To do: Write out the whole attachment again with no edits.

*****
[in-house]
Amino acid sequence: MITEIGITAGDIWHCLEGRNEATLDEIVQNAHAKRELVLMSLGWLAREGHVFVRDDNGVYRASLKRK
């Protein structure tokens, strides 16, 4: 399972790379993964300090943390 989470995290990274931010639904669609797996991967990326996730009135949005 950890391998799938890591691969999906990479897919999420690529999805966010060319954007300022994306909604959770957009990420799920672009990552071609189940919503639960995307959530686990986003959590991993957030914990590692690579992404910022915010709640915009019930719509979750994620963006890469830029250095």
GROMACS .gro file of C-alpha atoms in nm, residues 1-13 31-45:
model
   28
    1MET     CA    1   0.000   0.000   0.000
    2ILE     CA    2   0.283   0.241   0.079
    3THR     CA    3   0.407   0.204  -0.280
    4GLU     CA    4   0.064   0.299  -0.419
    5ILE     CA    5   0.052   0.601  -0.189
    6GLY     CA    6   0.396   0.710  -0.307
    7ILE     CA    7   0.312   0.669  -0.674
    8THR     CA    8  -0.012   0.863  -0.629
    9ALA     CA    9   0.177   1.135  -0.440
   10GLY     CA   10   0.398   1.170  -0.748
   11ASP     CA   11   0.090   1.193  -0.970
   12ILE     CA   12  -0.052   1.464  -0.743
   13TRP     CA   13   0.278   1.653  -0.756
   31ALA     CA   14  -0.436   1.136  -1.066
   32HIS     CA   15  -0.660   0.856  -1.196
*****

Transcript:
[in-house]
Amino acid sequence: MITEIGITAGDIWHCLEGRNEATLDEIVQNAHAKRELVLMSLGWLAREGHVFVRDDNGVYRASLKRK
């Protein structure tokens, strides 16, 4: 399972790379993964300090943390 989470995290990274931010639904669609797996991967990326996730009135949005 950890391998799938890591691969999906990479897919999420690529999805966010060319954007300022994306909604959770957009990420799920672009990552071609189940919503639960995307959530686990986003959590991993957030914990590692690579992404910022915010709640915009019930719509979750994620963006890469830029250095």
GROMACS .gro file of C-alpha atoms in nm, residues 1-13 31-45:
model
   28
    1MET     CA    1   0.000   0.000   0.000
    2ILE     CA    2   0.283   0.241   0.079
    3THR     CA    3   0.407   0.204  -0.280
    4GLU     CA    4   0.064   0.299  -0.419
    5ILE     CA    5   0.052   0.601  -0.189
    6GLY     CA    6   0.396   0.710  -0.307
    7ILE     CA    7   0.312   0.669  -0.674
    8THR     CA    8  -0.012   0.863  -0.629
    9ALA     CA    9   0.177   1.135  -0.440
   10GLY     CA   10   0.398   1.170  -0.748
   11ASP     CA   11   0.090   1.193  -0.970
   12ILE     CA   12  -0.052   1.464  -0.743
   13TRP     CA   13   0.278   1.653  -0.756
   31ALA     CA   14  -0.436   1.136  -1.066
   32HIS     CA   15  -0.660   0.856  -1.196